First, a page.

During unfavorable periods in the region (wars, revolutions, etc.), irrigated lands were reduced, and the rivers and the Aral were again filled with water. Geological and hydrological surveys conducted by A.S. Kesya and a number of prominent geographers in the 80s of the last century showed that the Amu Darya and Syr Darya, constantly changing their routes and migrating through the Middle a significant amount of desert, finely dusty, sandy-sandy deposits that created the delta and most of the channel and channels of the Amu Darya.
On the other hand, as the studies of zoologists, in particular, Polishchuk, Aladin from the Zoological Institute of the USSR Academy of Sciences in 1990, show, the Aral Sea itself is distinguished by a very poor initial fauna, there are no many groups of animals that are developed in the Caspian Sea, which is close in origin.
At the same time, distinctive species are found in the Aral Sea, and all this indicates that the salinization, which periodically occurred with the Aral Sea, was reflected in these huge transformations. The analysis carried out by zoologists showed that in the Aral Sea there were mainly preserved a small number of marine oceanic species, and a huge complex of brackish-water groups, up to the Caspian-estuary fauna, was destroyed here.
All rivers flowing into the Aral Sea have not preserved marine types of fish, or at least some remnant of this fauna. This indicates that the waters of the Amu Darya and other rivers penetrated in one way or another both into the Aral Basin and through the lower Uzboy valley and fell into the Caspian Sea.
At the same time, it is worth noting the very developed deltas of both the Syr Darya and the Amu Darya, which totaled quite significant areas. According to N.M. Novikova, during a steady influx of about 41 km3 of water into the Amu Darya delta, the total area of ​​land flooded by floods exceeded 3800 sq. km, the area of ​​the lakes was 820 km2.
The Syr Darya delta has also received significant development. At the same time, intense vegetative background was widespread in the local deltas. Periodically flooded deltas were characterized by huge areas of fruiting reeds, tugai, hayfields and pastures.
In particular, until 1970 the area of ​​reed thickets amounted to 700 thousand ha, tugai - 1.3 million ha, hayfields - 420 thousand ha, pastures - 728 thousand ha only in the Amu Darya delta. The corresponding areas were occupied by delta and other vegetation in the Syrdarya delta. A.S. gives a different picture.
Agreeing with several periods of flooding of the Aral basin from the Late Pliocene, first with the waters of the Akchagyl and then the Absheron Sea, she does not consider the existence of a single Aral-Caspian Sea to be proven and insists on the absence of a connection between the Aral and Caspian Sea, although she maintains the opinion that the highest elevations of the early Absheron Lake belong to 80th, by the end of the Absheron, dropping to zero.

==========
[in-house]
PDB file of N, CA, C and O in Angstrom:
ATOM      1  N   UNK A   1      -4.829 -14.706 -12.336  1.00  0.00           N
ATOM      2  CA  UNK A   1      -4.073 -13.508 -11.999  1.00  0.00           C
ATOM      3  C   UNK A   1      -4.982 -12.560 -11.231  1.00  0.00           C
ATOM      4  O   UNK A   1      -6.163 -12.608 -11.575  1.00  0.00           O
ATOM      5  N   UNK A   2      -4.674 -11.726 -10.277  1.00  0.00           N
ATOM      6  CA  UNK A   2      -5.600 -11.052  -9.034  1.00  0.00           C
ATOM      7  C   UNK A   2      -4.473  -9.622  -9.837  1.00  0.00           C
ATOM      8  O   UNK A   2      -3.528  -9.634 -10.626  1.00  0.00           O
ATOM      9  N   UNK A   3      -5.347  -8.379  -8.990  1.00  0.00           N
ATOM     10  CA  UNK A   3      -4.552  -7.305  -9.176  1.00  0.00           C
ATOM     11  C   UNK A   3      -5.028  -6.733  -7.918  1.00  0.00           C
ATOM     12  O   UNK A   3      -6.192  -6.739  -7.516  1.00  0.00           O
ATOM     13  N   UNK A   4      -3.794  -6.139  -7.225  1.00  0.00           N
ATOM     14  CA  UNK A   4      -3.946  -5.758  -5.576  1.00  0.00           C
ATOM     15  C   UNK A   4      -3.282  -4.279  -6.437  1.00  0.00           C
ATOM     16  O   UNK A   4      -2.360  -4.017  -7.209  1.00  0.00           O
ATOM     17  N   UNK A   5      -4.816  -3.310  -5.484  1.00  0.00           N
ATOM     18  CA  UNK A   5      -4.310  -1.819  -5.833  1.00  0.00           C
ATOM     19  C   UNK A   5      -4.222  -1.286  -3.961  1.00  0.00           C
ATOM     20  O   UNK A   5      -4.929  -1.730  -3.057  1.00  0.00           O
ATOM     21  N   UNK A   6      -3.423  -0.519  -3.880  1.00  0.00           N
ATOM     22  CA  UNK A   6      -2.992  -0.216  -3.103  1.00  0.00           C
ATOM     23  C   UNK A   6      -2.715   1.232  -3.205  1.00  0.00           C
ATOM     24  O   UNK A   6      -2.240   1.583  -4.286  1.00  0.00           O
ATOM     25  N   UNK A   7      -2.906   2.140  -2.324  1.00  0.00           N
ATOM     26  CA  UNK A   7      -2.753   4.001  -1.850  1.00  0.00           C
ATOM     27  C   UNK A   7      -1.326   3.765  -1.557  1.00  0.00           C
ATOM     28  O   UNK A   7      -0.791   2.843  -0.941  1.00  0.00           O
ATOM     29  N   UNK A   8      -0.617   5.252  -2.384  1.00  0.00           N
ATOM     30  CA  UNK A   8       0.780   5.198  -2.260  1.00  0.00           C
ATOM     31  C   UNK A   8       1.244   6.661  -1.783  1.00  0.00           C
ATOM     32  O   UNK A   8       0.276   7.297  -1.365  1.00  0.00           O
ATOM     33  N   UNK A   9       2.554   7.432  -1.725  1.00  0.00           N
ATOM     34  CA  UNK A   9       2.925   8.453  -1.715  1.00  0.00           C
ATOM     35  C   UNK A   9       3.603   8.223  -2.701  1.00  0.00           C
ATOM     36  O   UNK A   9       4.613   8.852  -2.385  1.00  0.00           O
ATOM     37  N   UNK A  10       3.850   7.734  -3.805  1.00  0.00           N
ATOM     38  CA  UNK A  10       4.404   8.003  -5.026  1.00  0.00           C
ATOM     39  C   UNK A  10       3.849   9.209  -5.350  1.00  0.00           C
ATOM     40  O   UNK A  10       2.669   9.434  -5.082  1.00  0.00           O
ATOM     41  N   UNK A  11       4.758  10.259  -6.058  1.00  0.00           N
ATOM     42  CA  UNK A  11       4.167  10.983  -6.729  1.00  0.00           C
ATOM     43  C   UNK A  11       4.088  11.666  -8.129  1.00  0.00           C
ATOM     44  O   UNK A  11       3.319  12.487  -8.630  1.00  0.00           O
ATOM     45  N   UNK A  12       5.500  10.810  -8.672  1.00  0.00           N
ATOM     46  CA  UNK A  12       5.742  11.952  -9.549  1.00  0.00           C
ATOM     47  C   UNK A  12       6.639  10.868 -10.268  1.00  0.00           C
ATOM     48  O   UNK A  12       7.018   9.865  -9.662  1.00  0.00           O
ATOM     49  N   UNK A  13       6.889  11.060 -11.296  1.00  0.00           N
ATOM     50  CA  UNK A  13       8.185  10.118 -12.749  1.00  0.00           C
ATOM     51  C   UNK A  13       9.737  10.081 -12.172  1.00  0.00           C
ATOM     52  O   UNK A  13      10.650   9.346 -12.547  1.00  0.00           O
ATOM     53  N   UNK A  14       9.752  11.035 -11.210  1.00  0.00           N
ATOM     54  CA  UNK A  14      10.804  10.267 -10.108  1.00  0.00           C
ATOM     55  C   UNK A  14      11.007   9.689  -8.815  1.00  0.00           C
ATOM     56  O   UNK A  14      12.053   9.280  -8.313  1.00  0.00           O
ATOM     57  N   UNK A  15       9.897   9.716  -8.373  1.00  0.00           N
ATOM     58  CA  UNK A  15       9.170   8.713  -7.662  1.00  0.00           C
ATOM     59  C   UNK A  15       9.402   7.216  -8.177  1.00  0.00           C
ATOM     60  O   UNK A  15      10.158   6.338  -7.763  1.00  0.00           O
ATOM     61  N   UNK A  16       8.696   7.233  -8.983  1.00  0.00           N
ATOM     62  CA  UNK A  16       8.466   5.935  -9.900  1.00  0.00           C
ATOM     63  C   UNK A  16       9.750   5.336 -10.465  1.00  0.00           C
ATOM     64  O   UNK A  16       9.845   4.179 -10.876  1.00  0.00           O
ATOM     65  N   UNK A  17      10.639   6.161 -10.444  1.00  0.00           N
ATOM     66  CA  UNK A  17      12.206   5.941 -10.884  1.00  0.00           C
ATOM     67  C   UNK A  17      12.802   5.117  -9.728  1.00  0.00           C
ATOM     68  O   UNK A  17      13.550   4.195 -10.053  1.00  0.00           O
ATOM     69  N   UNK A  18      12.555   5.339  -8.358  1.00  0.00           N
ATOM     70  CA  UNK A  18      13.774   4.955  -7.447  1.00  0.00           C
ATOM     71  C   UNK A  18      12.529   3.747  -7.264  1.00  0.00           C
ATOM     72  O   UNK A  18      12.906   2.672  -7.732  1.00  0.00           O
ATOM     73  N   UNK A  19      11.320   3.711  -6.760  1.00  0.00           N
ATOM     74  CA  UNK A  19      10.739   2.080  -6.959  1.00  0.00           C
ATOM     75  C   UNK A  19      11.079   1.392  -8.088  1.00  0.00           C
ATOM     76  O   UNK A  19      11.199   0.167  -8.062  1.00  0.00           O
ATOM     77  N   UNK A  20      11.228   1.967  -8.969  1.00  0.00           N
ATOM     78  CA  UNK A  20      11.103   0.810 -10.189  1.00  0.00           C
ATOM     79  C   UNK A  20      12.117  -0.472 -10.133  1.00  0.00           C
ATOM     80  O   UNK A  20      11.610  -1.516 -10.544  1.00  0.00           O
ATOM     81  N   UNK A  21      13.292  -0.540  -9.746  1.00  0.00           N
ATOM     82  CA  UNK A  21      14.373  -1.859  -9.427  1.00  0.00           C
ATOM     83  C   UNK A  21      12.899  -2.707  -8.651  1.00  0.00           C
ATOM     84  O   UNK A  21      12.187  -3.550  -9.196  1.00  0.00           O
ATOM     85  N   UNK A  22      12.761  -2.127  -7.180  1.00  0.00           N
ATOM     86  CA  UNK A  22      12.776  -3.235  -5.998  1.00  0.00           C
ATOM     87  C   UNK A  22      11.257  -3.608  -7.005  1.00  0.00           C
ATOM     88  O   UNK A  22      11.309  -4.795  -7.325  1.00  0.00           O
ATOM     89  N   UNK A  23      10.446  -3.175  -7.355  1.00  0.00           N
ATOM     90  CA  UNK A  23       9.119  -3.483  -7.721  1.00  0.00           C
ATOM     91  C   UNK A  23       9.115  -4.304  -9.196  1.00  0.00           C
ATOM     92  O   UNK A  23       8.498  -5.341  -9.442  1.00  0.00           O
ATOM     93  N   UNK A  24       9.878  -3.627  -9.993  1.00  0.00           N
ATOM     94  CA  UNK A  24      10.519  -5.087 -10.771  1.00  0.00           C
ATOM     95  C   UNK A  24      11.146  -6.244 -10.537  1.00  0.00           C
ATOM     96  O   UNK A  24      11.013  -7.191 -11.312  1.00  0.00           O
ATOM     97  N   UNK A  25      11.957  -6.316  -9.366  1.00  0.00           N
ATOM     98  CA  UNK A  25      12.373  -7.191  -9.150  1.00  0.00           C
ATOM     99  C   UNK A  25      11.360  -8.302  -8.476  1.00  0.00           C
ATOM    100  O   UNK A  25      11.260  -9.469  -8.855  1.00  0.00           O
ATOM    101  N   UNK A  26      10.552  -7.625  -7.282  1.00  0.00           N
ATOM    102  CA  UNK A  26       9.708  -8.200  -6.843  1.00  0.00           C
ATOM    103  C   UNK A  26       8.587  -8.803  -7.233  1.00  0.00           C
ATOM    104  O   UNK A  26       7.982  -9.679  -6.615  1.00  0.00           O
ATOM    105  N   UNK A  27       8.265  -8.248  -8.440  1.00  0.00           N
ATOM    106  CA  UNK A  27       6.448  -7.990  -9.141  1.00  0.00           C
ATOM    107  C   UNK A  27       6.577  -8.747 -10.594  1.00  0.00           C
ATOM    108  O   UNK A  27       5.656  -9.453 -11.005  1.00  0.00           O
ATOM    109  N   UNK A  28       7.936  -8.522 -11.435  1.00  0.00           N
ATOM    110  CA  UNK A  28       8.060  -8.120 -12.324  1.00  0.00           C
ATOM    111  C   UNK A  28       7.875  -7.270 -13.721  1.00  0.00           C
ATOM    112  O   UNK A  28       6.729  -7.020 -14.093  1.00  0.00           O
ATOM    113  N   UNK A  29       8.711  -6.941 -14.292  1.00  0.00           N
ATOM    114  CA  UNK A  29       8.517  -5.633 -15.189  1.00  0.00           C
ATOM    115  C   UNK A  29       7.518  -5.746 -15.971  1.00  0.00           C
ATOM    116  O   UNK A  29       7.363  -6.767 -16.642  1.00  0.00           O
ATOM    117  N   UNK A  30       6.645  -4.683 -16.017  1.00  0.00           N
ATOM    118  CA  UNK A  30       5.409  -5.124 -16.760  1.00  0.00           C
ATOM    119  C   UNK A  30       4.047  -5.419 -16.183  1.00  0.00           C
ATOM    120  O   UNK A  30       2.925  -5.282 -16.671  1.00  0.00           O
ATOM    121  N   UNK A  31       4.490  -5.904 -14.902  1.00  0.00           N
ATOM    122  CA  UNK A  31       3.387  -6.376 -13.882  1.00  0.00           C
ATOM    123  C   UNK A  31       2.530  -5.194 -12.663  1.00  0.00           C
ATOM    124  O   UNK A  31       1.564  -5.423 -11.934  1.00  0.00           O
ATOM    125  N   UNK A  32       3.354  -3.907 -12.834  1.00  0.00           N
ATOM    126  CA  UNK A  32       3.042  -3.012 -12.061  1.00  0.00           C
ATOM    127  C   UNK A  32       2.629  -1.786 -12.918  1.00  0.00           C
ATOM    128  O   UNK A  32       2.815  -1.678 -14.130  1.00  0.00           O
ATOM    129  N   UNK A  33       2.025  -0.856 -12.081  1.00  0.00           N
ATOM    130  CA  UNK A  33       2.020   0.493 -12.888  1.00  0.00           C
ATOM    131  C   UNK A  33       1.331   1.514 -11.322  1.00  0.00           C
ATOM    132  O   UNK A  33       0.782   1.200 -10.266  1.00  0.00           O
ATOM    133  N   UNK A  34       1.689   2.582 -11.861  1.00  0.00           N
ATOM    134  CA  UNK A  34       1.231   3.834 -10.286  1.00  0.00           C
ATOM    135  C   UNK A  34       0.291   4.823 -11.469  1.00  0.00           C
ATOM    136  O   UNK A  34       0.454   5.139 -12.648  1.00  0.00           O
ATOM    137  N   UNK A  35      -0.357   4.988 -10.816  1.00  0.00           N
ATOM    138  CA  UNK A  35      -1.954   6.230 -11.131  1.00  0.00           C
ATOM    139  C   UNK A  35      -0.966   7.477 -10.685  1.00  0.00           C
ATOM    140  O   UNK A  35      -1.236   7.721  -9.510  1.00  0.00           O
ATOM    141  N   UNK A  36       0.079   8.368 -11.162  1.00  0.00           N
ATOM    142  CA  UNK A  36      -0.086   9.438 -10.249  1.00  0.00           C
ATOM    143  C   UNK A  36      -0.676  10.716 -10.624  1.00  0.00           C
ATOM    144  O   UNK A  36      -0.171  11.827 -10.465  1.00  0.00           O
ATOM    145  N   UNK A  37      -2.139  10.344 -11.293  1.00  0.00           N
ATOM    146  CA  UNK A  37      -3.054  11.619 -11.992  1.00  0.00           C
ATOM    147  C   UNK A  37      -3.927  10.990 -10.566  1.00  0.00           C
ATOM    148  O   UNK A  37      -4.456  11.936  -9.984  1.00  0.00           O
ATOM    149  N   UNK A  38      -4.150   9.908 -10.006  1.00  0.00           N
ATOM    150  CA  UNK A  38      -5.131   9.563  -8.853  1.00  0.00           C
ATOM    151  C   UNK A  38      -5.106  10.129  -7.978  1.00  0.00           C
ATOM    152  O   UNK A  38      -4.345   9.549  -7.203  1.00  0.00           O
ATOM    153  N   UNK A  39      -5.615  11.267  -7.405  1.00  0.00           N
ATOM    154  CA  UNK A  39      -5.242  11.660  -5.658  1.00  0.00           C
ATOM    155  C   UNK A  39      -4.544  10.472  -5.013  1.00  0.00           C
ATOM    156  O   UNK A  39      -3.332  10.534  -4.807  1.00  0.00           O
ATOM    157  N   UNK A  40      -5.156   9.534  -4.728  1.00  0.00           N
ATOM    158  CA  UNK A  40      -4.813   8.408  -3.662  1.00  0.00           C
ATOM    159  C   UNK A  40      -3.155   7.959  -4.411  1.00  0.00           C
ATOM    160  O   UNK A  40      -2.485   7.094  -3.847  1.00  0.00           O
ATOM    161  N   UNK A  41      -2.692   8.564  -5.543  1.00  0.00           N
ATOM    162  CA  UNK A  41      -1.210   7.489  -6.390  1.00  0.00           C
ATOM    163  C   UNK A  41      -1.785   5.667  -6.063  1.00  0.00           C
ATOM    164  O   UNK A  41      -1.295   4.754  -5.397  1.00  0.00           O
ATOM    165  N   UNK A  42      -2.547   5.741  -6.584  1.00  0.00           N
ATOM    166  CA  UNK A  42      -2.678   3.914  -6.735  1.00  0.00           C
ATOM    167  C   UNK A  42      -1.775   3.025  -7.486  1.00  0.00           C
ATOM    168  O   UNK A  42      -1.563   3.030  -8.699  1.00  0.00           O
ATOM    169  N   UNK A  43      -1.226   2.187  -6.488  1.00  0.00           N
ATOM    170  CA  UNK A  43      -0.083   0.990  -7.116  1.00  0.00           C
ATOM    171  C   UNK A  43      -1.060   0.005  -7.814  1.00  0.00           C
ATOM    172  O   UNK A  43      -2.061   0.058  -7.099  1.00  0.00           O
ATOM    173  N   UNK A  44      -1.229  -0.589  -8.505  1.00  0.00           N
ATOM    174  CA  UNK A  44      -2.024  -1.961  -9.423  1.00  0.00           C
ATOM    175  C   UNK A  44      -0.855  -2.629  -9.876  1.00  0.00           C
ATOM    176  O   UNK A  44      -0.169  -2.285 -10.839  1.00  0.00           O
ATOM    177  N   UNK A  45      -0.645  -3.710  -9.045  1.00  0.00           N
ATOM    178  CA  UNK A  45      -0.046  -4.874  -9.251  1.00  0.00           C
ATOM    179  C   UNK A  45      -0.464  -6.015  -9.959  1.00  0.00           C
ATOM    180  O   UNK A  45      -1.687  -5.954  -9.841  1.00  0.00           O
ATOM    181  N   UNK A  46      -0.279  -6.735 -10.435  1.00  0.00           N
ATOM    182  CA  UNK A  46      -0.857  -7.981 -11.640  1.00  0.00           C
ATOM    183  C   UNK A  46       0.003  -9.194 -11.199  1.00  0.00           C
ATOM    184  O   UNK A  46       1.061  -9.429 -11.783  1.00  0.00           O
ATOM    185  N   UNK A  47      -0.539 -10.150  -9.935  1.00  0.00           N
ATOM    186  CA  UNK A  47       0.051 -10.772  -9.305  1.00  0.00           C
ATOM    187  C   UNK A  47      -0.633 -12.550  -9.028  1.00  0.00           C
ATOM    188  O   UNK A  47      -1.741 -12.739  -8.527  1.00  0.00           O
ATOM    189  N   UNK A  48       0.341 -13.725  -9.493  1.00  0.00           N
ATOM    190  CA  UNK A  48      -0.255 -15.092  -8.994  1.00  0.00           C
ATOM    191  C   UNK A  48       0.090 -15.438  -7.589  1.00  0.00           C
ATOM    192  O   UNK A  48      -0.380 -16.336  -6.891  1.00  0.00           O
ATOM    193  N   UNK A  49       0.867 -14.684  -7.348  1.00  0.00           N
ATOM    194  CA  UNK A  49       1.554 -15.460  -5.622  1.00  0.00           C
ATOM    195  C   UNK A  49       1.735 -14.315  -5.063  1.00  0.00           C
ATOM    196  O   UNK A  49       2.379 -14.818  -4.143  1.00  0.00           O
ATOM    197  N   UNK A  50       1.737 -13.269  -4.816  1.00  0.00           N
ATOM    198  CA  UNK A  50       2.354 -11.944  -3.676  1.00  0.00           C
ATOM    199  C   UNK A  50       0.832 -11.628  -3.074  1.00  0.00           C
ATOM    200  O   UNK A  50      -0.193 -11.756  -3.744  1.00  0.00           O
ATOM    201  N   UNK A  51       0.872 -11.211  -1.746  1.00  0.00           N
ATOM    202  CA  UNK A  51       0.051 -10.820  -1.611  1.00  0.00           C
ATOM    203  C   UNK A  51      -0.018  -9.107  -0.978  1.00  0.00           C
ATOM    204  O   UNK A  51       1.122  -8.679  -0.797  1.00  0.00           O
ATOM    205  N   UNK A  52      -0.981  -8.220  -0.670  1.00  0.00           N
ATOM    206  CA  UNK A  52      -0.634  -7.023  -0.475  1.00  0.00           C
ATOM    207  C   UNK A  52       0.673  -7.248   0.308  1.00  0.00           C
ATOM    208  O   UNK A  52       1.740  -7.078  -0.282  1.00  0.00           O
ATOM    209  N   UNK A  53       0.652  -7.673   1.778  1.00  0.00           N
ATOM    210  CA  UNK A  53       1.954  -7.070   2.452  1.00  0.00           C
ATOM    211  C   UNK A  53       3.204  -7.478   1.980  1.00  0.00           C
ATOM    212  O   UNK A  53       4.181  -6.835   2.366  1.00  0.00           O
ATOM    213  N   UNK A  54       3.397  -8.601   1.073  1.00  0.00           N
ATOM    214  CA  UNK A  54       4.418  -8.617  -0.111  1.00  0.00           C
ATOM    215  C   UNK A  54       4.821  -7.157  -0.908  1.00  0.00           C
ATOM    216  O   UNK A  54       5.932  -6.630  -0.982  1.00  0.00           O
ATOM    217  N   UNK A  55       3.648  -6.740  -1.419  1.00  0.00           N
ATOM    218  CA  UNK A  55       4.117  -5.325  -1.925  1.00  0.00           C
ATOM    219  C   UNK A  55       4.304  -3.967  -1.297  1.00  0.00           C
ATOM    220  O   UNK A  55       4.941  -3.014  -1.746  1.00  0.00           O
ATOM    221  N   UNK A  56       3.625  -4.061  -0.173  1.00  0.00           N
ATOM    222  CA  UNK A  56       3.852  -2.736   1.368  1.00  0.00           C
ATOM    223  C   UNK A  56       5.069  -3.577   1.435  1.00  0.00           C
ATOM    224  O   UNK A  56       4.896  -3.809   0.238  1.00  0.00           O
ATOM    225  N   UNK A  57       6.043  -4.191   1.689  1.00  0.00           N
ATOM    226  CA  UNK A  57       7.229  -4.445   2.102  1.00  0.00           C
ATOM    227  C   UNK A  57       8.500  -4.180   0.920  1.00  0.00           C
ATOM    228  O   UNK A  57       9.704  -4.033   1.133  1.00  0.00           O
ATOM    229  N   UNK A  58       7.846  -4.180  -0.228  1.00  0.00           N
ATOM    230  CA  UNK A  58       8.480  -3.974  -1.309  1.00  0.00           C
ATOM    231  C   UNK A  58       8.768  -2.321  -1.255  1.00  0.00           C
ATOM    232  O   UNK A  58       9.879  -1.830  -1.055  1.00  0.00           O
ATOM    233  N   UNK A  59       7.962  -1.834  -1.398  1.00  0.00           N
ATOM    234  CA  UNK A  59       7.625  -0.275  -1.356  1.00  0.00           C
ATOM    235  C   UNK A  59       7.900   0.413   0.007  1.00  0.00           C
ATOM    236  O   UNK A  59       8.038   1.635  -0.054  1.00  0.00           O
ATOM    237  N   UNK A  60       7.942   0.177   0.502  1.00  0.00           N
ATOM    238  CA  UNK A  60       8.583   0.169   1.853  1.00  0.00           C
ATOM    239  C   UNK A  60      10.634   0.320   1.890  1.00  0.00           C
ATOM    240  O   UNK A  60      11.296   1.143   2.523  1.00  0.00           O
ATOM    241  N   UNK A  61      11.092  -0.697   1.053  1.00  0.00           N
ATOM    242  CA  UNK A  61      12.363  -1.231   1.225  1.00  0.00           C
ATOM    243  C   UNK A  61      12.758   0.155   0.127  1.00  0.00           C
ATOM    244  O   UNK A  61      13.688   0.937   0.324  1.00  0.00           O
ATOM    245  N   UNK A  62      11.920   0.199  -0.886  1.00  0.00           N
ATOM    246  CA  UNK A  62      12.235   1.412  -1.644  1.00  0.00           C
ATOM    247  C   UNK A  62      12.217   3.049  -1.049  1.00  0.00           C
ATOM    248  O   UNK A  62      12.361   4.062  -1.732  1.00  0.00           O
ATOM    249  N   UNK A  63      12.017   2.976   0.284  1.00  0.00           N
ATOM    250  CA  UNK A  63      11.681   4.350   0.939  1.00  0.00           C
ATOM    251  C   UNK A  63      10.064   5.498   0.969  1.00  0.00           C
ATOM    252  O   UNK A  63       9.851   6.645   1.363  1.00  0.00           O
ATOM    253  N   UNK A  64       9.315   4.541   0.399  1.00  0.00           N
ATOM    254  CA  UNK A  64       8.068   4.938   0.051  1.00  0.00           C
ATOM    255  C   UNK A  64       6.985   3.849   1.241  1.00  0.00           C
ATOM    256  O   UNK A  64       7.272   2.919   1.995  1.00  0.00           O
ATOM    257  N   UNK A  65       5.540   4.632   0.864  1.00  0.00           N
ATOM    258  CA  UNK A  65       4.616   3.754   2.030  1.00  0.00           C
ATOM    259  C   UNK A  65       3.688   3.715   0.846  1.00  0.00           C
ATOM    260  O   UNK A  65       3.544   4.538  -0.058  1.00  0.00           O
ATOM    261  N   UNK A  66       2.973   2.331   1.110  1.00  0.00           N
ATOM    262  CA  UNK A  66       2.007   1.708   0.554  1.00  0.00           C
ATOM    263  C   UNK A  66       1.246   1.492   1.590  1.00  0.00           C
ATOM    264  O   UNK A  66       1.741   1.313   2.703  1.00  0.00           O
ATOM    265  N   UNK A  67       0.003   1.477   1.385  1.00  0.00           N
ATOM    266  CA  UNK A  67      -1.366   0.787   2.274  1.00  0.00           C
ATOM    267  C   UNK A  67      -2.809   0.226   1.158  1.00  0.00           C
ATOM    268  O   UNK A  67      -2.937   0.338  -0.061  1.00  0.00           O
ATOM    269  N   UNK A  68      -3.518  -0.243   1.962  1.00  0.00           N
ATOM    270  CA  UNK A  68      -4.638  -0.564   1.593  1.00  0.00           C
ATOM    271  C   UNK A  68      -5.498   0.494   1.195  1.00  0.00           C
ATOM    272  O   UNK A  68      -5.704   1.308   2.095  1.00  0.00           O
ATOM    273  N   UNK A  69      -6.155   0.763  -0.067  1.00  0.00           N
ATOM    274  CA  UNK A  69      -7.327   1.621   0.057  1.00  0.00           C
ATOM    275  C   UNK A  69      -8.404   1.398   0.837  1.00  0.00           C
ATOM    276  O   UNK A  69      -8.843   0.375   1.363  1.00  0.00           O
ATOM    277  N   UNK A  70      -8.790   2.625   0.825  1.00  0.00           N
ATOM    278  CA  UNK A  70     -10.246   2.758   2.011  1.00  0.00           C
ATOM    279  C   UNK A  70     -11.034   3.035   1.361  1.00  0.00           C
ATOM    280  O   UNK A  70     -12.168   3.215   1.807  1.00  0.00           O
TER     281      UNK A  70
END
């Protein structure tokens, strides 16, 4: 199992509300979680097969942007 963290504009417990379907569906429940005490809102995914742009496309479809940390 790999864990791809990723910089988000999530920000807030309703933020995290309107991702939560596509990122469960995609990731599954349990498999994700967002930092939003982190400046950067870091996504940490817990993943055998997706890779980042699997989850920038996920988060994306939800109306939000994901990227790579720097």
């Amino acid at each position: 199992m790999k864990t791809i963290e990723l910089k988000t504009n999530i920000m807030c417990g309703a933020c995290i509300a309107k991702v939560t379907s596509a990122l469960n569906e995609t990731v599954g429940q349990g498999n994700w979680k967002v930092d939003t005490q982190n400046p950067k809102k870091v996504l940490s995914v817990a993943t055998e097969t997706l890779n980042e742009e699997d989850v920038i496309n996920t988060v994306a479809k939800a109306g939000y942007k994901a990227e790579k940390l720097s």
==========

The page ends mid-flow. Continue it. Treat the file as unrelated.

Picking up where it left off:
The Akchagyl period was marked, in her opinion, by the partial existence of the Aral Sea below the modern one (near or below 40 m). In the Neolithic period, the Amu Darya, filling the Khorezm Depression with alluvium, broke through into Sarykamysh and created an extensive lake here and in Assak-Audan, from which water in the amount of about 20% of its flow (this was determined by the hydraulic parameters of Uzboy) flowed through Uzboy to the Caspian Sea.
This runoff lasted for the 3rd-4th millennium BC. and periodically in the second - beginning of the first millennium BC The Syr Darya at that time flowed into the Aral Sea. Although A.L. Yanshin argued for the presence of transgression during this period, but subsequent research by Kiryukhin L.G., Kravchuk and Fedorov P.V. (1966) rejected this as well as later studies of E.G. Maeva, Yu.A. Kornicheva (1999), and before that I.V. Rubanova (1982).
It is more or less clear now that the Aral Sea has undergone five or seven (according to recent radiocarbon studies of bottom sediments) transgressions, the most powerful of which belong to the highest terraces, apparently related to the Early Pliocene (A.V. Shitikov) or Akchagyl.
The source of such a high water cut is not clear - these are the results of the melting of the northern ice masses, as suggested in his work "Patterns of salt accumulation in the Aral-Caspian lowland," USSR Academy of Sciences, 1956, V.A. Kovda and V.V. Egorov, or the inflow of the waters of the Praamudarya, which is mentioned in the Avesta (presumably, this is the river that combined the waters of all the tributaries of the Amu Darya, including not only Zeravshan, Tejen, Murghab, but also Syr Darya and Chu before the overlap of the Isthmus of Buram.
Kes, the results of research by PI Chalov et al. (1966). The first stage of flooding of the Aral Basin began in the Late Pliocene, at which time the western plains of Central Asia were flooded by the waters of the vast Akchagyl and then Absheron Sea but the fauna, terraces, and coastal ramparts of this age are found in Sarykamysh and Assak-Audan, in the Aral Sea and in some depressions of the Kyzylkum. advancing into the Aral depression and along with the Syr Darya, which then flowed through the Gendar and Kuvandarya, began to fill it and formed the modern sea.
At the beginning of the 19th century, the level of the Aral Sea was low. In 1845 and after the 1860s, some increases were noted. In the early 80s, the level became especially low, and therefore researchers of those times came.